During the event

Carbohydrate intake during an event is even more important, especially where the participant has had inadequate intake before the event. It has been shown that sipping a carbohydrate fluid while competing (where possible) can improve performance, rather than fruit juices, due to their high levels of fructose which can be hard for the body to absorb and like solid foods may cause gastric distress (an upset tummy) for some people.  It’s important to remember that fuelling during an event should be well practised: you should know which foods/fluids provide the best fuel source, which foods your body can tolerate while still competing, and how much is ideal for you.

After the event

Refuelling and replacing lost glycogen stores occurs in 2 phases: firstly a rapid phase and following that a second slow phase. The first phase occurs in the first 4-6 hours and is important due to the low, depleted muscle glycogen levels. After this initial phase a slow phase of 24-72 hours occurs to replenish the muscle stores. Where gastric distress is apparent after exercise it is recommended that you commence with water, then on to a carbohydrate fluid, followed by some fruit and then working up to a recovery snack. It has also been found that low GI foods are best for glycogen replenishment.

There are many great carbohydrate food options when training for an event. Some low GI foods include: fructose (from fruits), vegetables, soy beans, kidney beans, lentils, sweet potatoes, whole grain rice and pasta, oats and brown bread.  Some great ideas for recovery snacks include: professional hydration fluids, healthy snack bars, sandwiches, smoothies, fruit, crumpets, fruit bread, toasted sandwiches, vegetable soup and a roll, a bowl of cereal, fruit salad and yoghurt, or baked beans on toast.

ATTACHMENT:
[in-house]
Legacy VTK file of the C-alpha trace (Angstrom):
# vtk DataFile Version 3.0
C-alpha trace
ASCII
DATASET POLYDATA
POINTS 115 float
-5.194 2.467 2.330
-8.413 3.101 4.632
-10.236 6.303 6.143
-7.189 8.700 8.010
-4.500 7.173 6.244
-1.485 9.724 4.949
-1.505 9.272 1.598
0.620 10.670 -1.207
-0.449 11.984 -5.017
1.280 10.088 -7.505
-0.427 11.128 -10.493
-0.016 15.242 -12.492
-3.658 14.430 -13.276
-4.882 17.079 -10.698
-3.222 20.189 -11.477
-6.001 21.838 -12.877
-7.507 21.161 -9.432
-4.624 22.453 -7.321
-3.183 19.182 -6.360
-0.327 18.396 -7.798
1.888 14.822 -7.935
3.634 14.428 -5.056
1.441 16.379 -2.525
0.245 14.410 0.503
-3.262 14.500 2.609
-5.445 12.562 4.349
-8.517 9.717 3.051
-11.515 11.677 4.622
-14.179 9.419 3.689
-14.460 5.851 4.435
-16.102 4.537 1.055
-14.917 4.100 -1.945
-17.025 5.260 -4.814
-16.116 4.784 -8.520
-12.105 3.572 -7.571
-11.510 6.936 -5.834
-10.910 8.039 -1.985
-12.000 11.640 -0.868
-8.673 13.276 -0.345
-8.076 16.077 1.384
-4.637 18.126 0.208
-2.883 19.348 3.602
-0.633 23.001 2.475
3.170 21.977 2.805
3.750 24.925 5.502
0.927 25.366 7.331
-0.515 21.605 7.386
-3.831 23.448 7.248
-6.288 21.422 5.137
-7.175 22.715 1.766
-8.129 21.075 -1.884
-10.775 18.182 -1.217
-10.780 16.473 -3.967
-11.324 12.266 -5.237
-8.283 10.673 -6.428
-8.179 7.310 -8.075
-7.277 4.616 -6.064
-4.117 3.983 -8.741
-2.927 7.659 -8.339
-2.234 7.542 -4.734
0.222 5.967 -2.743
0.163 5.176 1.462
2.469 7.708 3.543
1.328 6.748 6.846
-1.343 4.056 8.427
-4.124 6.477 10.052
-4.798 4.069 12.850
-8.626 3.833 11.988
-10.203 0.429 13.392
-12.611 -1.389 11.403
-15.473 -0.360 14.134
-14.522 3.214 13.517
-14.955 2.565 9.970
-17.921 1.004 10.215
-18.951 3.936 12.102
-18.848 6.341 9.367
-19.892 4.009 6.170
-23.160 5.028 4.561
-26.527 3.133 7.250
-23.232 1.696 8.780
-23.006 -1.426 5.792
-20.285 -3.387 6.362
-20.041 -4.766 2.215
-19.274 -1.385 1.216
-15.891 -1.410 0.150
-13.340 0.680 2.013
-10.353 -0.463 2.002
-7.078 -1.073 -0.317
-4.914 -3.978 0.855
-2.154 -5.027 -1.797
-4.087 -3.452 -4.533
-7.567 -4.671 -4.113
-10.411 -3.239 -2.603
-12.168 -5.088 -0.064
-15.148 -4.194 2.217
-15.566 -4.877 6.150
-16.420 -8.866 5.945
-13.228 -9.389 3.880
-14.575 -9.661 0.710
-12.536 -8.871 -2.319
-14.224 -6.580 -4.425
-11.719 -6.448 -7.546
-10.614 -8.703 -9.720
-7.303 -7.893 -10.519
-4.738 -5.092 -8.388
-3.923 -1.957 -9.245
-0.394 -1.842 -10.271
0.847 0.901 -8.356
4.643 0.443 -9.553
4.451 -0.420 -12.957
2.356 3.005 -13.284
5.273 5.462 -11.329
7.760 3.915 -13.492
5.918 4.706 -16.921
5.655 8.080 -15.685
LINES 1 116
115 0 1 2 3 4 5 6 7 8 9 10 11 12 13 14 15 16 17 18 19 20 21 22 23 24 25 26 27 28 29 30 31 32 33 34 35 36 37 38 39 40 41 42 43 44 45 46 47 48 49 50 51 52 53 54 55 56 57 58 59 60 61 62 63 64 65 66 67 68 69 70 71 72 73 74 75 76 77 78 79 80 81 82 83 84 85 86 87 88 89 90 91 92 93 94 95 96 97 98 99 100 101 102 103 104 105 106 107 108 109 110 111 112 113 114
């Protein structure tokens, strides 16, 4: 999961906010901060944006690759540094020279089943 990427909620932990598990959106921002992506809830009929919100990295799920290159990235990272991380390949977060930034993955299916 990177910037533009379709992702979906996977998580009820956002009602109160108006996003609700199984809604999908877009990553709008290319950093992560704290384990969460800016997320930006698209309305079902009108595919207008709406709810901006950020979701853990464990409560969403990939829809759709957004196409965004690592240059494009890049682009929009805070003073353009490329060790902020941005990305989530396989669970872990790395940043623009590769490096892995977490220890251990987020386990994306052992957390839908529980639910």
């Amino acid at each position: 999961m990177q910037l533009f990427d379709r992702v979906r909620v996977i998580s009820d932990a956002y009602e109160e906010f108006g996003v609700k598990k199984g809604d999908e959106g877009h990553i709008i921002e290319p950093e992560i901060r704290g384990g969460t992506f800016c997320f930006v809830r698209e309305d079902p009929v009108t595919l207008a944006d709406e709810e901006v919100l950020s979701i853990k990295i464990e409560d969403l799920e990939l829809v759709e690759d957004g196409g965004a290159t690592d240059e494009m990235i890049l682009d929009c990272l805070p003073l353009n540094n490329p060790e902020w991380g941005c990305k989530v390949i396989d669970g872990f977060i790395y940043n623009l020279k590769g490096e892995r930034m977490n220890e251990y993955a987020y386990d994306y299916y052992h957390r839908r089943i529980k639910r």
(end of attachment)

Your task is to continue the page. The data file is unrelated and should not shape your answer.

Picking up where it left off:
Overall, it is important to understand these concepts when training, especially if you want to get the most out of your body during a game/event. Hydration also plays an important part in your performance and recovery and should be looked at also. Remember to eat carbohydrate-rich foods which will best meet your refuelling goals and train hard.

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Benefits of Fish

Fish is considered an important food that we should include in today’s diet and it has many positive benefits for our body. Most recent research has found the many health benefits fish has in the prevention of cardiovascular disease.

Fish can be described as rich in ‘brain selective’ nutrients such as omega-3 polyunsaturated fats (DHA & EPA), iodine, zinc, copper, iron, and proteins. Omega-3 is important in many functions of the body, including the production of blood platelets and red blood cells, improved blood clotting and blood vessel functioning, developing the retina, and brain development.

It is also believed that a diet rich in fish will help with circulation, concentration, memory, healthy eyesight and skin, and the prevention of some diseases such as rheumatoid arthritis, coronary heart disease and stroke, Crohn’s disease and even some cancers.

It is recommended by the National Health and Medical Research Council of Australia that men consume around 610mg of omega-3 per day and women around 430mg of omega-3 per day. Consuming this quantity of omega-3 through fish products is achievable through the many varieties of fish we have on offer at the fish markets. The higher the fat content of the fish, the more omega-3 is available per 100g. There are many excellent sources of omega-3, predominately found in fish such as salmon, herring, sardines, fresh and tinned tuna, flounder, cod, mackerel, swordfish and halibut, to name a few.